Nonprofit, nonpartisan journalism. Supported by readers.


Enjoy it, because Vikings victory was the only weekend sports highlight

For once in our sports-watching lives, let’s skip the relentless nitpicking.

For once in our sports-watching lives, let’s skip the relentless nitpicking.

Forget for a moment that the Vikings’ first two touchdowns in Sunday’s 30-12 victory at Jacksonville were gifts after Jags fumbles, while Adrian Peterson sat out the first two series as punishment for being late to a Saturday meeting. And forget that Coach Brad Childress instructed punter Chris Kluwe to take an intentional safety with a 20-point lead and just over three minutes to play, an odd strategy that made sense only if Kluwe was seeing double after Gerald Sensabaugh flattened him earlier in the game.

At least the Vikings won, saving the Twin Cities from a Triple Crown weekend of wretched.

Friday night, the world-champion Boston Celtics with Kevin Garnett needed only one well-played quarter to topple the listless Timberwolves, 95-78. Sure, the Wolves bounced back to win at Detroit on Sunday. But their maddening refusal to guard people likely means a fourth consecutive lottery finish, another fired coach, and no reason to pay the local NBA entry any attention until its culture of ineptitude changes.

Iowa’s 55-0 humiliation of the Gophers on Saturday night shattered whatever credibility second-year Coach Tim Brewster might have had on the recruiting trail after his team’s 7-1 start. And that’s unfortunate. Forget about Brewster selling the program’s incremental progress going into the new stadium, because 55-0 is all anyone will want to talk about.

And what’s worse, getting Brewster-ed or getting Weis-ed? In the former, you look so overmatched that your fans bolt in the third quarter. In the latter, named for Notre Dame’s Charlie Weis, the pain is double-edged — you lose to a school that already fired its coach (Syracuse), on a touchdown pass thrown by the son of one of your most famous non-football athletes (Cameron Dantley, whose dad is NBA great Adrian Dantley).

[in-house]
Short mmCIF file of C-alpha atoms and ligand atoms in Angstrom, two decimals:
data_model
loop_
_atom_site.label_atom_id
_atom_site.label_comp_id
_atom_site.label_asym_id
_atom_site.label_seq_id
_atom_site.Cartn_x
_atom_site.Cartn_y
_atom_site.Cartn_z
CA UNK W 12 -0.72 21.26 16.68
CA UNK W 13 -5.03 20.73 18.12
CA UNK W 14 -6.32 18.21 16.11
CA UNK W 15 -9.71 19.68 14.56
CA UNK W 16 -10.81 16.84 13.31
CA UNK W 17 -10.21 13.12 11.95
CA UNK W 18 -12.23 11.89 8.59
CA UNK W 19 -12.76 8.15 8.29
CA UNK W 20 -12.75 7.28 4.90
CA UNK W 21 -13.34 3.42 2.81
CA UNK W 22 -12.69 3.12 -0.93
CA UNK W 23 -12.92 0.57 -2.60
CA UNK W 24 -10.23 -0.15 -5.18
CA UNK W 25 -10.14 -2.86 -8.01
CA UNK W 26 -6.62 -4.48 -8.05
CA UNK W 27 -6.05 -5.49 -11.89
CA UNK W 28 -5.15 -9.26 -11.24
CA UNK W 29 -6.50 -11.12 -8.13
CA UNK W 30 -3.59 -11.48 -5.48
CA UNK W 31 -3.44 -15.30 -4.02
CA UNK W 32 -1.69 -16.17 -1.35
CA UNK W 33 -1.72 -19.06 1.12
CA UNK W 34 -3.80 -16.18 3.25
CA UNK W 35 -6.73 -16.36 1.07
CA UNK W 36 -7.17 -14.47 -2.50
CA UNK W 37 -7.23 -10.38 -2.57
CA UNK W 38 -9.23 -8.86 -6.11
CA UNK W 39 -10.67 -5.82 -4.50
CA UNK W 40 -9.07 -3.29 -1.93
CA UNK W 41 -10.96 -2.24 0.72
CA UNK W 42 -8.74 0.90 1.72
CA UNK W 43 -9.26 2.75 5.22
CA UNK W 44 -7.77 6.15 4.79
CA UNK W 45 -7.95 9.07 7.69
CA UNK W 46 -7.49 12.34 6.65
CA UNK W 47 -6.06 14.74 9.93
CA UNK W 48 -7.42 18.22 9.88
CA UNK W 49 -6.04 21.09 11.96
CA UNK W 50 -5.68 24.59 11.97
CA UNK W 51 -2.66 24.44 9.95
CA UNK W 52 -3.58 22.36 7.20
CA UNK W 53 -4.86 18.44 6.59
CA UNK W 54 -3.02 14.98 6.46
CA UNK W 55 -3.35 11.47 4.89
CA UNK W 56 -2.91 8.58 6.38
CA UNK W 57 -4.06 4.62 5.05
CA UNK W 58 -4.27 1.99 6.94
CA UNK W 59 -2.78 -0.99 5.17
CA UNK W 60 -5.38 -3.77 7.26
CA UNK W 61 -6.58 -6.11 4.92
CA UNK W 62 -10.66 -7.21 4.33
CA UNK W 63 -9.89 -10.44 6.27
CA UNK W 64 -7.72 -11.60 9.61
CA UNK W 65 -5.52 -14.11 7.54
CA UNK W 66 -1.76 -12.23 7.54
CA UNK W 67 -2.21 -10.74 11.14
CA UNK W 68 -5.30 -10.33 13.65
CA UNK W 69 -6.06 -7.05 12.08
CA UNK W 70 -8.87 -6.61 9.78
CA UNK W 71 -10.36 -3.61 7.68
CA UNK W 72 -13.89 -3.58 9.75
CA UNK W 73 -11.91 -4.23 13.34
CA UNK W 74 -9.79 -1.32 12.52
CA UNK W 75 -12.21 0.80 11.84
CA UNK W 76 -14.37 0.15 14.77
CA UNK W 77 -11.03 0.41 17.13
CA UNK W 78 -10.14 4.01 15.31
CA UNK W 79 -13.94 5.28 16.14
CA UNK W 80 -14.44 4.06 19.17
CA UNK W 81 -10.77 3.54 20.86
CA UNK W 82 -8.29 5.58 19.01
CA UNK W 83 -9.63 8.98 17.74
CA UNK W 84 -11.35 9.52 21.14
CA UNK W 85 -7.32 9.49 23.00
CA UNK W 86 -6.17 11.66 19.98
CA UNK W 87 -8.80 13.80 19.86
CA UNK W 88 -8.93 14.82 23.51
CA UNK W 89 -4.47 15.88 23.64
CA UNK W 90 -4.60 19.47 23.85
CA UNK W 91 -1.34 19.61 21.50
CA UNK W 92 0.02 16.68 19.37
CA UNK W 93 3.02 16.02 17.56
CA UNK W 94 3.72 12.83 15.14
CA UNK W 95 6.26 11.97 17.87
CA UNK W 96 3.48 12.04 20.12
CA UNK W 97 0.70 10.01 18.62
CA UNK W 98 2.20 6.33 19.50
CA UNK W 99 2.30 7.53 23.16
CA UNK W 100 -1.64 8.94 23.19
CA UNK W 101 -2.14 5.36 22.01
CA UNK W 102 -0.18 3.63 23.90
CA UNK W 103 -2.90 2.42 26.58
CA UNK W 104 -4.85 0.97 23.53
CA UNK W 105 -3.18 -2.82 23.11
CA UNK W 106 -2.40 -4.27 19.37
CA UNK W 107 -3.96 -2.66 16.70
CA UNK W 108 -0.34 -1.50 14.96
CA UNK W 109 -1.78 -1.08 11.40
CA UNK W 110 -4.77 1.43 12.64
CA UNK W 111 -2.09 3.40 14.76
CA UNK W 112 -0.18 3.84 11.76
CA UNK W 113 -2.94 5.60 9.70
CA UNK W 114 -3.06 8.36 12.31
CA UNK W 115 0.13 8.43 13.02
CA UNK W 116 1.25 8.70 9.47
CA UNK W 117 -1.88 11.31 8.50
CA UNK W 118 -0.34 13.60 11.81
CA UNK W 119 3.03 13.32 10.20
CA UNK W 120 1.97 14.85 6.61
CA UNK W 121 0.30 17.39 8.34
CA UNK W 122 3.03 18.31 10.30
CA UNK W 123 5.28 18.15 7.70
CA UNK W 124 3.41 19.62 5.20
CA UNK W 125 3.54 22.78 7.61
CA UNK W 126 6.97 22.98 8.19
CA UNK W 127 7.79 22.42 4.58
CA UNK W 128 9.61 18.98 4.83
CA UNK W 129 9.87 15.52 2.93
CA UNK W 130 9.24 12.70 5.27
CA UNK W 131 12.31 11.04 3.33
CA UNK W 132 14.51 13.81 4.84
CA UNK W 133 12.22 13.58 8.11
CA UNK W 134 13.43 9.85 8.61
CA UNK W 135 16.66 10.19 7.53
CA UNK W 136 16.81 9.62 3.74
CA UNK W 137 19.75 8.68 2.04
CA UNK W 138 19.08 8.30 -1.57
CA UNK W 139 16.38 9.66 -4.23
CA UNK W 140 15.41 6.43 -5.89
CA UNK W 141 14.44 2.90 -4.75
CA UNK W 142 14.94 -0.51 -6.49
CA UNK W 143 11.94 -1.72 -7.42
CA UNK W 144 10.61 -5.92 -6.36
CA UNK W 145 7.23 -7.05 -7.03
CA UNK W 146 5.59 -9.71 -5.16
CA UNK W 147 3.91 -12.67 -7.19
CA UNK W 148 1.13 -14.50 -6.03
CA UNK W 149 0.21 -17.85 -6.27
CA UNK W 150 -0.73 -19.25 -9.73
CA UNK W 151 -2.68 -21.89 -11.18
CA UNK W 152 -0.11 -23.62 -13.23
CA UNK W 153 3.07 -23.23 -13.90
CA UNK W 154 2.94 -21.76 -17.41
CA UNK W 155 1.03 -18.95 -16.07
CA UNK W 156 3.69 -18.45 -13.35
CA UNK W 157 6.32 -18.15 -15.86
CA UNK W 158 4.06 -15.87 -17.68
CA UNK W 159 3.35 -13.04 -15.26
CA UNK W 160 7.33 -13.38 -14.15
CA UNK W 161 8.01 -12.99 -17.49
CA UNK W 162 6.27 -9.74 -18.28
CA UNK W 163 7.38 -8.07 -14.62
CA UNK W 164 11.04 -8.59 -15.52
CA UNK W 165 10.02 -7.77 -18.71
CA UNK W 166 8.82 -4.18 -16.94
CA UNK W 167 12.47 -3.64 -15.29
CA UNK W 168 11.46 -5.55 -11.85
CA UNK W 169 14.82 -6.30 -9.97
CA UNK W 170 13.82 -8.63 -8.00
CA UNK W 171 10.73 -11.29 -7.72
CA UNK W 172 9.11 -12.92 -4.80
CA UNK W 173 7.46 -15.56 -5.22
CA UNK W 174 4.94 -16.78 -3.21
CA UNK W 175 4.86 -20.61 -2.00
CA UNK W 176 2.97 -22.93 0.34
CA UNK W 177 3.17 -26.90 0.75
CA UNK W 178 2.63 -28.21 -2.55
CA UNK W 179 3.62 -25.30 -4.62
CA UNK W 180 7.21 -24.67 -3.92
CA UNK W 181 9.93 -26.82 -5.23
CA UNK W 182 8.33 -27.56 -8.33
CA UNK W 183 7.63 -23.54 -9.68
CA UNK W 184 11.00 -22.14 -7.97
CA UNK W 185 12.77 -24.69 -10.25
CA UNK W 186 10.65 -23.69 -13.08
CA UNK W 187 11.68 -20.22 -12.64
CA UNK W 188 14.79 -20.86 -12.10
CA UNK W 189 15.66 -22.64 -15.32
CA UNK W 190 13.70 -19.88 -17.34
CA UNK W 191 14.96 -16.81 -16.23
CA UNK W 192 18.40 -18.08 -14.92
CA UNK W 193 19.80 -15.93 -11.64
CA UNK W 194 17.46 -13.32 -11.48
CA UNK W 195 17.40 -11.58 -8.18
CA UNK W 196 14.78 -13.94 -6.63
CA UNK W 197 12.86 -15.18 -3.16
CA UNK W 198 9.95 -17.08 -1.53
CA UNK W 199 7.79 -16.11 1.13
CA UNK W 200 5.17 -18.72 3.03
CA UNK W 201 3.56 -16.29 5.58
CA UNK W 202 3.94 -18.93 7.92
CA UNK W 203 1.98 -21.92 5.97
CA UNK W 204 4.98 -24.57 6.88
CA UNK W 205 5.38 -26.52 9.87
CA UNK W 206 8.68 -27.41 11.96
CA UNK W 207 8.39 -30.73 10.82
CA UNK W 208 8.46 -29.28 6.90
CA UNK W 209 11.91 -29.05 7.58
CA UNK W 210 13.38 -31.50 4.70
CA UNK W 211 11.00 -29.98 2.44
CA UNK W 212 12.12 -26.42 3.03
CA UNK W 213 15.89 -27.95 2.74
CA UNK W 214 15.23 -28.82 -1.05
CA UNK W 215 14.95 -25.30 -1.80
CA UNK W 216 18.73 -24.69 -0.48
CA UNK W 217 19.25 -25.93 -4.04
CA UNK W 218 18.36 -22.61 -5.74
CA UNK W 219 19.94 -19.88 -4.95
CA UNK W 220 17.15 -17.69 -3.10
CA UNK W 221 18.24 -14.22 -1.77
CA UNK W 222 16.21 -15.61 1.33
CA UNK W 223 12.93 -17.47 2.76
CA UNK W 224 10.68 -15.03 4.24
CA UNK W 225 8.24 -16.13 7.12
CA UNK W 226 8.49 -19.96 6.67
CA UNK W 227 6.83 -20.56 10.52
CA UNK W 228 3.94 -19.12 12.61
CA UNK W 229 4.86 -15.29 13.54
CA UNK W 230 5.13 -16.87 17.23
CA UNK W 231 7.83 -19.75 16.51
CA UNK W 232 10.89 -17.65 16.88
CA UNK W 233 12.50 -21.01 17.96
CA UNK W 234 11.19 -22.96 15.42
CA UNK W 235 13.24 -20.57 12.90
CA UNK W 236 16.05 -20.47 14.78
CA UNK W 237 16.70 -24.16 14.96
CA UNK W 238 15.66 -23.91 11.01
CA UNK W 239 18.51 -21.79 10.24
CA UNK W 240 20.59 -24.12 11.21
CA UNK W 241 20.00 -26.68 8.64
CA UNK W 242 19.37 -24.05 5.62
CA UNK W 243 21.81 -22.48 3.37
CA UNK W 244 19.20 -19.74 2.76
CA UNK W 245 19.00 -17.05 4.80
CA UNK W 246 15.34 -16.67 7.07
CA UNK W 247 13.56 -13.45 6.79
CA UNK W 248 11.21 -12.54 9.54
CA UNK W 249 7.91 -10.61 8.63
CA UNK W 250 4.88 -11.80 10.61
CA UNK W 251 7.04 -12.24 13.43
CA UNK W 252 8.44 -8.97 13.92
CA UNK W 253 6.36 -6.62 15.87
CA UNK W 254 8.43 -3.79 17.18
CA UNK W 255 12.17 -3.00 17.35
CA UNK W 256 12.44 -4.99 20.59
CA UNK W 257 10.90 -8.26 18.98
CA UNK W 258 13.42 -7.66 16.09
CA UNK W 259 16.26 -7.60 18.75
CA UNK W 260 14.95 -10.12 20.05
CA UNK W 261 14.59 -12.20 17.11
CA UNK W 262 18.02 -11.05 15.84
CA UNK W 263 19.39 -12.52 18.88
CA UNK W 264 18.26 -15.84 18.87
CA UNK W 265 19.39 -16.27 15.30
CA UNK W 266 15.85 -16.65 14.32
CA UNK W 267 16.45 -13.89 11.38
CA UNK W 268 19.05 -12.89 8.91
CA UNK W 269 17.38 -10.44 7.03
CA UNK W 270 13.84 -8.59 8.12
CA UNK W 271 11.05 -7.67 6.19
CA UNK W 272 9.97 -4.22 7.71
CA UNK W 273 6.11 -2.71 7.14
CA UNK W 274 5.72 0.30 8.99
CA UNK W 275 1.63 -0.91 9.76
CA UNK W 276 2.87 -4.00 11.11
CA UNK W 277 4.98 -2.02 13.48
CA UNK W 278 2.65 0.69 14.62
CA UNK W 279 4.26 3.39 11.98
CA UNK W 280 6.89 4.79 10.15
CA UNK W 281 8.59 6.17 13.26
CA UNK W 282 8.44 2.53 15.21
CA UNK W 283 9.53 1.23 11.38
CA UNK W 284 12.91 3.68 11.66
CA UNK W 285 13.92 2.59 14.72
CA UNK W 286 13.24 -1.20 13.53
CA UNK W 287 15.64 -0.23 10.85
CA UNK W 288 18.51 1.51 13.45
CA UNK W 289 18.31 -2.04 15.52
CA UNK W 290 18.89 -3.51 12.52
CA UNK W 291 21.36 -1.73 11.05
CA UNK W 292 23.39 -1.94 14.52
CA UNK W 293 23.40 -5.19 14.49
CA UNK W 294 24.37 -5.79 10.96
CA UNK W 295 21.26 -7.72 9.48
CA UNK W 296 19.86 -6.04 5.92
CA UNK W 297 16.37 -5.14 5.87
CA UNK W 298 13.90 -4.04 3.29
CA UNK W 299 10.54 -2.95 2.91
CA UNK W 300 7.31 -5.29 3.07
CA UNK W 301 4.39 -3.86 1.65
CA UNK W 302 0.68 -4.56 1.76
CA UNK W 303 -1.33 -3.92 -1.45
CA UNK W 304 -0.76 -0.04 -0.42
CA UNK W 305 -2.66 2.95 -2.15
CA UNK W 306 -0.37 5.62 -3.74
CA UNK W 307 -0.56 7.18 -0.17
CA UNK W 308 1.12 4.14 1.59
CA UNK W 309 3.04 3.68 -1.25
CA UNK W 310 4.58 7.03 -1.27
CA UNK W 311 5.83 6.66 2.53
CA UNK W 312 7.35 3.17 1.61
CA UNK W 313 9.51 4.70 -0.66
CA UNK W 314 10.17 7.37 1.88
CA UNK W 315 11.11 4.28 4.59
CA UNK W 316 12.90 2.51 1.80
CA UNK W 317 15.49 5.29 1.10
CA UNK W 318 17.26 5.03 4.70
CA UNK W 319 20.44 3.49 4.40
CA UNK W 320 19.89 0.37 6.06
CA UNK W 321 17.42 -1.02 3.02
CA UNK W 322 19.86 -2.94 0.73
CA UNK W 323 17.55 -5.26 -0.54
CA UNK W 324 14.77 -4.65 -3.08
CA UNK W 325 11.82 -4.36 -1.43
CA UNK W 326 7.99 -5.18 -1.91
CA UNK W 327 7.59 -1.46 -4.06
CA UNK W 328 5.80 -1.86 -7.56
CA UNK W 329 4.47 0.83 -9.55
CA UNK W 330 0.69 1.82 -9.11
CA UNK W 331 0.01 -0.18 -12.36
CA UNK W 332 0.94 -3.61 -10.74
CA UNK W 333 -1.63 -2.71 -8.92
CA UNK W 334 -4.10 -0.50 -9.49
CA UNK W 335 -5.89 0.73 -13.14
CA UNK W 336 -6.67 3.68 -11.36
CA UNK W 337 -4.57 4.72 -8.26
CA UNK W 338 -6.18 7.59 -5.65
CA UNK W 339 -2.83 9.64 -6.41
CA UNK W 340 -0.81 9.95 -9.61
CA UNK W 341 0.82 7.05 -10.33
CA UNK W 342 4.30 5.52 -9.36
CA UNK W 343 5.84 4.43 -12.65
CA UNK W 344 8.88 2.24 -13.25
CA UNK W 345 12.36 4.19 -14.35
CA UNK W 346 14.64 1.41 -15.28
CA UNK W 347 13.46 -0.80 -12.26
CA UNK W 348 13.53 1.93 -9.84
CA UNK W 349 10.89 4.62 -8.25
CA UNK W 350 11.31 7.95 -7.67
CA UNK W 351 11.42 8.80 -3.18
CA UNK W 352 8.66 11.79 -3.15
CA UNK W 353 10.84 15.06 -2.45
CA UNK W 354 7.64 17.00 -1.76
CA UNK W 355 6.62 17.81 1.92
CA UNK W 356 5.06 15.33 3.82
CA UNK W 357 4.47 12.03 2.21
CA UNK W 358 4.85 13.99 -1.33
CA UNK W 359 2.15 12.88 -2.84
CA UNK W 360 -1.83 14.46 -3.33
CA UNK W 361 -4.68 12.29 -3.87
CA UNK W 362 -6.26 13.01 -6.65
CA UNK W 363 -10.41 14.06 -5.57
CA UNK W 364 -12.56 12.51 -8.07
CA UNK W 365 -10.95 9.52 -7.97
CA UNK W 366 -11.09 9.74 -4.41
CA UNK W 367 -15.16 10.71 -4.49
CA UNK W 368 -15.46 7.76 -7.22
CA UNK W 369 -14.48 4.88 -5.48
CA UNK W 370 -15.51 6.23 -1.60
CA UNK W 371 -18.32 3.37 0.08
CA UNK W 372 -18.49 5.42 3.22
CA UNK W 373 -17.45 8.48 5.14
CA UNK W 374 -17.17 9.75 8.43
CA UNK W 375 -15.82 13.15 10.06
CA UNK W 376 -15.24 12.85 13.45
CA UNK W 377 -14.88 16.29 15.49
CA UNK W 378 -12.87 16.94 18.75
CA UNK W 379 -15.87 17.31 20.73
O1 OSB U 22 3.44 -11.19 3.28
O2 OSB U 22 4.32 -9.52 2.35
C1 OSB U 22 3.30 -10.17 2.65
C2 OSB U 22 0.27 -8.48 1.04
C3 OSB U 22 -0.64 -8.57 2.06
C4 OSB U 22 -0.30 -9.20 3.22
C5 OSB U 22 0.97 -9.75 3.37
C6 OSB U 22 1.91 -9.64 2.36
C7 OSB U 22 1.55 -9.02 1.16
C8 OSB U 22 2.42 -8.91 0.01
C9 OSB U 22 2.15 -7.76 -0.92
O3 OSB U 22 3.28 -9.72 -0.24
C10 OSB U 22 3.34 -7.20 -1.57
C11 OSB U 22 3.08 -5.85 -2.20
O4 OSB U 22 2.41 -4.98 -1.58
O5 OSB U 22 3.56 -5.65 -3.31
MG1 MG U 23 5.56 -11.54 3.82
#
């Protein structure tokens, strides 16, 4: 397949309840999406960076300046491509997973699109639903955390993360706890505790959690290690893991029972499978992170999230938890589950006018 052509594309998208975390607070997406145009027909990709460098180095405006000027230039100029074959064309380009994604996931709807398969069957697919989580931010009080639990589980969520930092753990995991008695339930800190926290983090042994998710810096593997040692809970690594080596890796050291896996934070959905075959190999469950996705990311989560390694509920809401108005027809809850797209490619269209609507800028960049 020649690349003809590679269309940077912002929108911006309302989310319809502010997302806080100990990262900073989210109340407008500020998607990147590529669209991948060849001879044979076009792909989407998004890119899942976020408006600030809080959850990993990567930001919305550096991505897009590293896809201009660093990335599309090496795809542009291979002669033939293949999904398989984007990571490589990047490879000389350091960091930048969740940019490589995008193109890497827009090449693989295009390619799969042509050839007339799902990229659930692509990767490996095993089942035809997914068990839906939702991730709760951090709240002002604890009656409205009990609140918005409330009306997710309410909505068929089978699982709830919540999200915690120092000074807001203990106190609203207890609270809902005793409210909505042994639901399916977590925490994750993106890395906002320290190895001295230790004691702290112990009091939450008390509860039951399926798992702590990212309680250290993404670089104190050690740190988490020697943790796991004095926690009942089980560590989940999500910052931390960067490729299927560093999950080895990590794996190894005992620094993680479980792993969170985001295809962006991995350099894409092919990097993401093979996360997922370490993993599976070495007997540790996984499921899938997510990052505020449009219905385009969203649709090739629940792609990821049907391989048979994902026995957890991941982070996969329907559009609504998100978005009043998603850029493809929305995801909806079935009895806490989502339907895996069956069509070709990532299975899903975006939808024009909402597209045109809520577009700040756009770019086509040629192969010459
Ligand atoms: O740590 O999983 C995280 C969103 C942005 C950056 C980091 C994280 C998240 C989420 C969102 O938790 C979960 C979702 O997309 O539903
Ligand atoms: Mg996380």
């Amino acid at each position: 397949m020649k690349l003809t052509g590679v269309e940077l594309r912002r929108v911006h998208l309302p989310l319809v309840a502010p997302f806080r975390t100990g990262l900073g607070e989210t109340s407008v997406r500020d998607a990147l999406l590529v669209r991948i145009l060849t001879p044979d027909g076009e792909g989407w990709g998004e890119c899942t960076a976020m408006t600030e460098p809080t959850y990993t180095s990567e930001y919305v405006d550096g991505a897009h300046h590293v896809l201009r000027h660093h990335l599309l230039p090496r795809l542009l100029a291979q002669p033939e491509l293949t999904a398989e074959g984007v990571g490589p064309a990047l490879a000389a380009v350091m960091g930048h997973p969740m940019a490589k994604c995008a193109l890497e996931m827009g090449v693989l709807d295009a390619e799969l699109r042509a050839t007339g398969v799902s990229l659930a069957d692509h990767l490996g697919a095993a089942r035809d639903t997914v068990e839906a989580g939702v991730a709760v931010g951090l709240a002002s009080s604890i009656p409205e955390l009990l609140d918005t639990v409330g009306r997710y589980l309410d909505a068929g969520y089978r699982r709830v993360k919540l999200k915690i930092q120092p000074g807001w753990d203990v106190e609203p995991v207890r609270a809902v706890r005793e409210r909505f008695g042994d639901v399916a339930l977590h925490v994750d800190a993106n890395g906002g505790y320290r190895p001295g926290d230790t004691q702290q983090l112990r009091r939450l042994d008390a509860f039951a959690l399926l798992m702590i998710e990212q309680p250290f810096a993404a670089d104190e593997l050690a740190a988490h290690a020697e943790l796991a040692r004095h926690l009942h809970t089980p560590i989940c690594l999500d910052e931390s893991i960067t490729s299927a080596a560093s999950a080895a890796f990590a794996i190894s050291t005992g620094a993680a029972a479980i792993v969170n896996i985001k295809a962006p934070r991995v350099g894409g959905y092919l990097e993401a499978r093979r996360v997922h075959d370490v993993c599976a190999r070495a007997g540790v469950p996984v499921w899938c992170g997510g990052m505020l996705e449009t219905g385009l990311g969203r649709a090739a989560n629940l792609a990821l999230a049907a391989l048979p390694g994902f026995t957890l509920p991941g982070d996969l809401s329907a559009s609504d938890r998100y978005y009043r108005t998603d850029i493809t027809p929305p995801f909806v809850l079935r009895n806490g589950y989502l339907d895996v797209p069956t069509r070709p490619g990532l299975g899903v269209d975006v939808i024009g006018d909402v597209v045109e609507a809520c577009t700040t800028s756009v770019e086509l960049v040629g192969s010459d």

So be grateful for the three hours of entertainment the Vikings gave you Sunday. The victory means we’ll have something to talk about until Christmas week. It’s up to the Vikings to determine the tone of that conversation.  

Chicago’s 27-3 rout of St. Louis means the Vikings and Bears, both 6-5, share the NFC North Division lead going into their showdown Sunday night at the Metrodome. Green Bay can maintain the three-way tie by winning tonight at New Orleans. Since Saints players are involved in the league’s diet-pill/masking agent scandal, the NFL won’t announce possible suspensions for Kevin and Pat Williams until Tuesday, if it happens this week at all.

The three contenders are so evenly matched — and evenly flawed — that no matters who wins Sunday, don’t expect the race to be settled before the final weekend of the season. After Sunday, the Vikings go to winless Detroit and NFC West leader Arizona before finishing at the Metrodome against Atlanta and the NFC East-leading Giants. Even if the Giants wrap up the division or home field by then, their deep running game will pose problems even if Coach Tom Coughlin rests some regulars.

That’s the toughest schedule of the contenders. After Sunday, the Bears and Packers play one .500 team — each other, at Soldier Field on Dec. 22. Green Bay has a tough one this Sunday though, NFC South-leading Carolina at Lambeau Field. That final weekend, the Packers finish at home against the Lions, who might be 0-15, while the Bears are at Houston.

Now, the nitpickers will look at the schedules and say the Vikings can’t win, whether the Williamses are suspended or not. They’ll extrapolate the worst-case scenario: Last day of the season, win and they’re in, the Vikings lose on a phantom pass-interference call and a 55-yard field goal off the crossbar as time expires. Wilf rends his Lawrence Taylor jersey while 10,000 angry fans chase Childress down Chicago Avenue with pitchforks and torches.

But for once, let’s not go there. How about if, just once, we don’t presume the worst? Maybe the Vikings will surprise us. Maybe the left side of the line will keep blowing open holes for Peterson like it did Sunday. Maybe the defense and specials teams won’t play as horribly Sunday as they did in Chicago last month.

Look around. What else do you have to look forward to?